People talk about depth when it comes to writing, but what does it actually mean to give your characters depth? Does it mean that every character needs to have a too-real-for-real-life kind of backstory, where they were forced to gouge out their father’s eye with a spoon by the Russian mafia? Does it mean that characters need to always reveal some terrible secret?

Or more importantly – does it mean that by the end of the novel, your readers have to agree with your characters?

For a case study in what it looks like to create depth, I present Hamilton. This musical does a great job of creating depth using the technique of humanization.

Hamilton

Hamilton is the phenomenal mega-monster musical that is tearing up the block at the moment, and one of the reasons is that its story is so compelling. Taking characters that have been dead for the past three hundred years and bringing them to life is no easy task, but Hamilton accomplishes it in a way that makes us ask, like Stephen Colbert, “Why am I crying about Alexander Hamilton right now?”

One of the techniques that makes Hamilton successful is that it humanizes the villain. For a long time, in fictional and actual life, the only narrative that was told about Aaron Burr was that he shot Alexander Hamilton, in a duel that would definitely contribute to dueling not being a thing anymore. Burr was seen as so bad that every time his name was mentioned, it was with disgust and contempt. In House of Cards, the President even mentions Burr, just to say he doesn’t want to be like him. All of this contributes to a well-identifiable story about Burr.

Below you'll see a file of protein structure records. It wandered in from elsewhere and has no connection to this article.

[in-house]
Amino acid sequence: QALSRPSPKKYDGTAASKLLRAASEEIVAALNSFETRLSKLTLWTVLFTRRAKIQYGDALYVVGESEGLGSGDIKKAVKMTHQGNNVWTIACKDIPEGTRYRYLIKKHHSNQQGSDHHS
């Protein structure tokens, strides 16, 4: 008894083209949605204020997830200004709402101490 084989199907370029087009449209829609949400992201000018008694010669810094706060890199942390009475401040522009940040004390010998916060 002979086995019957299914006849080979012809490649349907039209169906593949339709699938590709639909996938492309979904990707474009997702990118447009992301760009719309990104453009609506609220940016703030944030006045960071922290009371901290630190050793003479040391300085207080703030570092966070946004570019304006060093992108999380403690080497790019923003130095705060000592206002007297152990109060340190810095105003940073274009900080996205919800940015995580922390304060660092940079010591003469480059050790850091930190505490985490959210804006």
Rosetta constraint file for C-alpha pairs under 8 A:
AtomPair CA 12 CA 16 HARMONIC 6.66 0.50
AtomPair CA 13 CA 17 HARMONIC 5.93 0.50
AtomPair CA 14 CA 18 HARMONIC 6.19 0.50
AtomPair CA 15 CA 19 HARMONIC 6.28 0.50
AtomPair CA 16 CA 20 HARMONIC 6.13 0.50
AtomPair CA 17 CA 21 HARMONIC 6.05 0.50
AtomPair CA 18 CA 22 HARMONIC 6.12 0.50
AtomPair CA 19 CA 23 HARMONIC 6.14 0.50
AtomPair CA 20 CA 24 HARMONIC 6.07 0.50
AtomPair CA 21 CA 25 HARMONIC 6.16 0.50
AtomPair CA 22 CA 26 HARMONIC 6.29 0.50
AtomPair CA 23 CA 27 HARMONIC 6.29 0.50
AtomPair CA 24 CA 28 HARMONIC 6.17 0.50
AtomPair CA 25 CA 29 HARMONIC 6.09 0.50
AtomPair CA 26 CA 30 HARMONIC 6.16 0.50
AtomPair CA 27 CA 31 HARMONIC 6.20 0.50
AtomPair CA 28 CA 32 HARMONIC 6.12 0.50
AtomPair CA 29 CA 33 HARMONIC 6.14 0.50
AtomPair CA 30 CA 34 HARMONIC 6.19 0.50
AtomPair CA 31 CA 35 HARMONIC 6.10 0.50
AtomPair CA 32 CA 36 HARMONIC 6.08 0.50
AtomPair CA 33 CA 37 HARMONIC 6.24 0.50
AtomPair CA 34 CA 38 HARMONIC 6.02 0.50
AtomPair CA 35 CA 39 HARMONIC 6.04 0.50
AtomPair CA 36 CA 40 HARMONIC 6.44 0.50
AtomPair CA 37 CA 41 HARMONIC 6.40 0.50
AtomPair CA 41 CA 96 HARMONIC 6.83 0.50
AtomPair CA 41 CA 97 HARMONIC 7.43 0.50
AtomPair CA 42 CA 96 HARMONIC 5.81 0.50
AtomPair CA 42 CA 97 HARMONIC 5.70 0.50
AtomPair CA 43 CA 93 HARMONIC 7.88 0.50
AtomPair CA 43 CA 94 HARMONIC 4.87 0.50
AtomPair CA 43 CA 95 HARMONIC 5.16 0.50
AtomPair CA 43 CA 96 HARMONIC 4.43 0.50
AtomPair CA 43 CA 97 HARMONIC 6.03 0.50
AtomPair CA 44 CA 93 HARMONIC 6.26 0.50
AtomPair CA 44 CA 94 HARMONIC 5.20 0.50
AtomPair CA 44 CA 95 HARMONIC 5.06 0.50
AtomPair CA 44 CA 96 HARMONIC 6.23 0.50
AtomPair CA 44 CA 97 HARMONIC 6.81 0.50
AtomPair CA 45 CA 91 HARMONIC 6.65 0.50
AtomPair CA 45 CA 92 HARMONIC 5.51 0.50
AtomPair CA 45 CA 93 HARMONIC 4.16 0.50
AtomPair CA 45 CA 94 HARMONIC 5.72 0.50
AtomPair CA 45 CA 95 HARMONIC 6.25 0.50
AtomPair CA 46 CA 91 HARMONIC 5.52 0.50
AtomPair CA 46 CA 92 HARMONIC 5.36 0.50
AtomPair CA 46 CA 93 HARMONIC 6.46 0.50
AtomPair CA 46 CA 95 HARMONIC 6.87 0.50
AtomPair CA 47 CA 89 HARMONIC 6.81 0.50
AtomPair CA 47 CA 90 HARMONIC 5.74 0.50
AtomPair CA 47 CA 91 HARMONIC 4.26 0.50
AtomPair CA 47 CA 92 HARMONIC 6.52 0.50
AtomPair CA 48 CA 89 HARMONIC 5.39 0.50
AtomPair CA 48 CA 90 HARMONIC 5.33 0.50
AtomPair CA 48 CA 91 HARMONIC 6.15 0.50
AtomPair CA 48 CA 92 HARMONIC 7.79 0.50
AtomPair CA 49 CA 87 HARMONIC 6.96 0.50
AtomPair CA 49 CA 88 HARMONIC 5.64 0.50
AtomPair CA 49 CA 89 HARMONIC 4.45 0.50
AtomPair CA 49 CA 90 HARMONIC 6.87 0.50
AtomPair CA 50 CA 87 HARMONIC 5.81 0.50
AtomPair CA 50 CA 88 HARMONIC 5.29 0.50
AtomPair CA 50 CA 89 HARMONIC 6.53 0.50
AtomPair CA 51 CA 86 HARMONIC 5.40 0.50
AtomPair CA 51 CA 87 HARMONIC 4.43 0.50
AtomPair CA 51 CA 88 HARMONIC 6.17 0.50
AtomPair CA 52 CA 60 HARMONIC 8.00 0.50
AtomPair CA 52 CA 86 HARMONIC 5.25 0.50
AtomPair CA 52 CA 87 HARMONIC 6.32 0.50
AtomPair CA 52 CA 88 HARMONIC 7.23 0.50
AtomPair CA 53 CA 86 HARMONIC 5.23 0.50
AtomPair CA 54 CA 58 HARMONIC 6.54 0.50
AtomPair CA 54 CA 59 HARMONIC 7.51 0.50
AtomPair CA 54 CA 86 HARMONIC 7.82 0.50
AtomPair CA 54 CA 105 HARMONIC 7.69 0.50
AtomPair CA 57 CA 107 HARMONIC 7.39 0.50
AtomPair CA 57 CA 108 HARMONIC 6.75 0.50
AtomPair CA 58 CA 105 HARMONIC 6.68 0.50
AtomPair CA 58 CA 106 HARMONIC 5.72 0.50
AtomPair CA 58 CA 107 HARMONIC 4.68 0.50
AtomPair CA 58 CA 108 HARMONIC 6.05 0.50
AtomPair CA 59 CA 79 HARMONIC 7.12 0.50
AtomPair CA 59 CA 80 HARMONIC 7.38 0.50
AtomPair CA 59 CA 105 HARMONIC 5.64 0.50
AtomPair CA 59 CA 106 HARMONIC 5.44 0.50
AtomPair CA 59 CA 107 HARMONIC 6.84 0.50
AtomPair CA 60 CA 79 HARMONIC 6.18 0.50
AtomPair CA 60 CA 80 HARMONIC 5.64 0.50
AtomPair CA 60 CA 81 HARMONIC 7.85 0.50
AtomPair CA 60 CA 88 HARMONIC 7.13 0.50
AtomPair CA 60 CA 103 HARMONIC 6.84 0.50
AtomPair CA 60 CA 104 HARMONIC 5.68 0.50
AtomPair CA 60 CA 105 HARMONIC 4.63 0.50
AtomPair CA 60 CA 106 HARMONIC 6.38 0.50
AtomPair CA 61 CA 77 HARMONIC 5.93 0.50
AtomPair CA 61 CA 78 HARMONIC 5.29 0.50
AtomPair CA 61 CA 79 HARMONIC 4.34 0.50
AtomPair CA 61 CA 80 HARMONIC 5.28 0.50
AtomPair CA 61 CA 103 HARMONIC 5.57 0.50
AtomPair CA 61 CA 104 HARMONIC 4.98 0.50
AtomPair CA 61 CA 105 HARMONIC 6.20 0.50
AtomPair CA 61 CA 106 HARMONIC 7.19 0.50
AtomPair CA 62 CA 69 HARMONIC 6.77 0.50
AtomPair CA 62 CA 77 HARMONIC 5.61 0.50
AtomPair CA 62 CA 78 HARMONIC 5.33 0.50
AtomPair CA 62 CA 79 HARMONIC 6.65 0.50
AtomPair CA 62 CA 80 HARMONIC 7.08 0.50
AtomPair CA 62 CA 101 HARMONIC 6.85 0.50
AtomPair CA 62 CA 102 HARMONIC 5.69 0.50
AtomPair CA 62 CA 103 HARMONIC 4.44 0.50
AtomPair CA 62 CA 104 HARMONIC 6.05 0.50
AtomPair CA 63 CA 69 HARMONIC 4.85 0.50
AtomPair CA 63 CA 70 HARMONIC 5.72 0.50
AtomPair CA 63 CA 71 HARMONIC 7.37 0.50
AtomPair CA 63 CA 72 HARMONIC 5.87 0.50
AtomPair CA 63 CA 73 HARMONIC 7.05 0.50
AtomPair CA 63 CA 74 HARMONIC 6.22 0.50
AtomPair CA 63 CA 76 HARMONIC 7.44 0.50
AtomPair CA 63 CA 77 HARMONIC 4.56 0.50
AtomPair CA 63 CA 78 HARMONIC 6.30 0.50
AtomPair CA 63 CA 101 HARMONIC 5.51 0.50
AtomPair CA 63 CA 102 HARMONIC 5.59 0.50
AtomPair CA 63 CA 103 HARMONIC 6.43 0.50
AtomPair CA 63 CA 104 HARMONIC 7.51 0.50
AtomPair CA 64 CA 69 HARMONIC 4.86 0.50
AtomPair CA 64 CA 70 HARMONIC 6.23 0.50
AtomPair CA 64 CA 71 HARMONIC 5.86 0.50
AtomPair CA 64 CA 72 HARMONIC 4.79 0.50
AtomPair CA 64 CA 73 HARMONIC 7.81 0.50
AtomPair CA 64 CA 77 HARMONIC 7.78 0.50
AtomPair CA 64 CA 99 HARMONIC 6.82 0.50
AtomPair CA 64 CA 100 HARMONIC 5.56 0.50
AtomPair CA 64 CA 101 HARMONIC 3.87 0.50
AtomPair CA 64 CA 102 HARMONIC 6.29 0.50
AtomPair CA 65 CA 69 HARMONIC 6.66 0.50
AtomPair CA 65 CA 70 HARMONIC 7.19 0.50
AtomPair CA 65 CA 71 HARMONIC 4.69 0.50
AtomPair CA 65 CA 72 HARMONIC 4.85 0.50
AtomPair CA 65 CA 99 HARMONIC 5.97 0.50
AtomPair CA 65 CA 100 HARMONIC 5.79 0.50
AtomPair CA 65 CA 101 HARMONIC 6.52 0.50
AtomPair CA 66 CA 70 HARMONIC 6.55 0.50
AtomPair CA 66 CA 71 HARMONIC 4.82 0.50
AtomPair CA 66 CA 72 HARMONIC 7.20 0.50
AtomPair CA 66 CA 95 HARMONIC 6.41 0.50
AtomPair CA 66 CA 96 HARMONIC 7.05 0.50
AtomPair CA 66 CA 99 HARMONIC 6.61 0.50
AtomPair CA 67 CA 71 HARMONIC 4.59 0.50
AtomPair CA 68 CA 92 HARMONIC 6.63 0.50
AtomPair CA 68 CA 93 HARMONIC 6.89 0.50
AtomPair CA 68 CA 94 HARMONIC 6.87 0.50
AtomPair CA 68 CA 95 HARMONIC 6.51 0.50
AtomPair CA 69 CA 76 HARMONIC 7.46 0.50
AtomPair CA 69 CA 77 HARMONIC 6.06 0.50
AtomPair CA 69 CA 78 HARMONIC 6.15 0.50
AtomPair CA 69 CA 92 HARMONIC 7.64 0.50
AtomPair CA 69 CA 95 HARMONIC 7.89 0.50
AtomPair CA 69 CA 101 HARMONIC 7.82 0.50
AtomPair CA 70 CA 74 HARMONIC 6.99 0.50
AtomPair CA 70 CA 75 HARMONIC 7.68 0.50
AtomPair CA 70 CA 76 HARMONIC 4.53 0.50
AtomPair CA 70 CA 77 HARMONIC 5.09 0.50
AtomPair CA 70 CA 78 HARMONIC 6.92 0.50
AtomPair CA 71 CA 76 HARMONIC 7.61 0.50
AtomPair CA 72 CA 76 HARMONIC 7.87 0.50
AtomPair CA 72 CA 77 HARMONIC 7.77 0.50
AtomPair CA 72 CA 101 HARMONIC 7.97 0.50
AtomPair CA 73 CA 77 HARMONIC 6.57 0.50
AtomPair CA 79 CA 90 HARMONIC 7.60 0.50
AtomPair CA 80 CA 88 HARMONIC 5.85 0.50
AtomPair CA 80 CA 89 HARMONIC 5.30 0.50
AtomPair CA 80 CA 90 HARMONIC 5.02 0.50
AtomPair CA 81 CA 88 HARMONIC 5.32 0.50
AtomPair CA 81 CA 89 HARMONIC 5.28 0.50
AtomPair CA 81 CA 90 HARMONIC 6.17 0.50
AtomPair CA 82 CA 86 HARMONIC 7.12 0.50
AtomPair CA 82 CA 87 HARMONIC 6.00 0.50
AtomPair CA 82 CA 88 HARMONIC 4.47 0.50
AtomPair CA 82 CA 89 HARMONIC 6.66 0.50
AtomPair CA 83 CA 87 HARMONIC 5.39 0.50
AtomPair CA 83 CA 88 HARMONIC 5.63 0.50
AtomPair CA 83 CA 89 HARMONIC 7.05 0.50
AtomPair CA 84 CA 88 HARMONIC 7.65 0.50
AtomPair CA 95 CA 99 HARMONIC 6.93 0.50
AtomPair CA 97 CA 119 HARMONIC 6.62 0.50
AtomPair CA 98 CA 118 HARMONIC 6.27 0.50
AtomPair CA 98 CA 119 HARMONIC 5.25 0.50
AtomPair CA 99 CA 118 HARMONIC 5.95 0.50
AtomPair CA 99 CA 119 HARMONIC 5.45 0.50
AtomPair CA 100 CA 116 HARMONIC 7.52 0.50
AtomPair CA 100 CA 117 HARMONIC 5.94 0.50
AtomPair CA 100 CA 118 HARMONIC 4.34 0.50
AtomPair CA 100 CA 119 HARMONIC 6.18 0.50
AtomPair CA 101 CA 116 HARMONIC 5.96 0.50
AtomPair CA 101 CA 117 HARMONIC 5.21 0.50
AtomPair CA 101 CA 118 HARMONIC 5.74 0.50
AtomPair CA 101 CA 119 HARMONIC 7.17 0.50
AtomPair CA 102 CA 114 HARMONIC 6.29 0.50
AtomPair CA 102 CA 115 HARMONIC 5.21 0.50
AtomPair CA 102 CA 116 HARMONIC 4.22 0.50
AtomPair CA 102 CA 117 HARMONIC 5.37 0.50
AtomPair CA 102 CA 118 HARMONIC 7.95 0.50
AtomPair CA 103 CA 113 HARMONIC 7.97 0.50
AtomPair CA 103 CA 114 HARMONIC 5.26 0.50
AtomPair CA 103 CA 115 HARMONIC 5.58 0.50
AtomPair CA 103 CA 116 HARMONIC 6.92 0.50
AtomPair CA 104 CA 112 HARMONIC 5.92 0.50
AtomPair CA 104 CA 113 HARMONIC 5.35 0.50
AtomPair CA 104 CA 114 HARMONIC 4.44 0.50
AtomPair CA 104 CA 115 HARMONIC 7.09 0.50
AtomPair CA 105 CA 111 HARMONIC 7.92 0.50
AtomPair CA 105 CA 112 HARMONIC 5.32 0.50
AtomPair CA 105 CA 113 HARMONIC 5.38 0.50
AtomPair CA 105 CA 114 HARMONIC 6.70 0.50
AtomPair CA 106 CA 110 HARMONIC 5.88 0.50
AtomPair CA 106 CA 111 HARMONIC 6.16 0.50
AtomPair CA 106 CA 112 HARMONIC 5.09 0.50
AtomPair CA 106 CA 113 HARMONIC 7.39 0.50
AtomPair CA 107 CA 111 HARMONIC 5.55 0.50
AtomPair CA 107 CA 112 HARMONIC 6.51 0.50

Why am I crying about Alexander Hamilton right now?

So Hamilton places Burr as the narrator, and in doing so, hit a literary goldmine. It created depth. By putting “the villian” in charge of the narrative for the entire musical (save the last song), we were able to see the frustration, the confusion, the ambition, and the thoughts of one once thought to be unequivocally evil. It allows us to see Burr’s remorse immediately after the duel, with lines like, “Now I’m the villain in your history…” This is how Lin-Manuel Miranda created great depth from what was considered to be a one-dimensional character in history.

Does this mean your readers have to agree with the villain? 

No! And in many cases, they won’t. But in many cases, they won’t agree with your protagonist, either, so it’s worth it to spend the time. Using this technique of humanizing the villain (especially if you’re working with a text or character people are already familiar with) will add depth and nuance to your writing, as it will challenge the protagonist and every other character in your work by having someone who is not that dissimilar to themselves.

Enjoy and keep writing!

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Photographer: Heather R.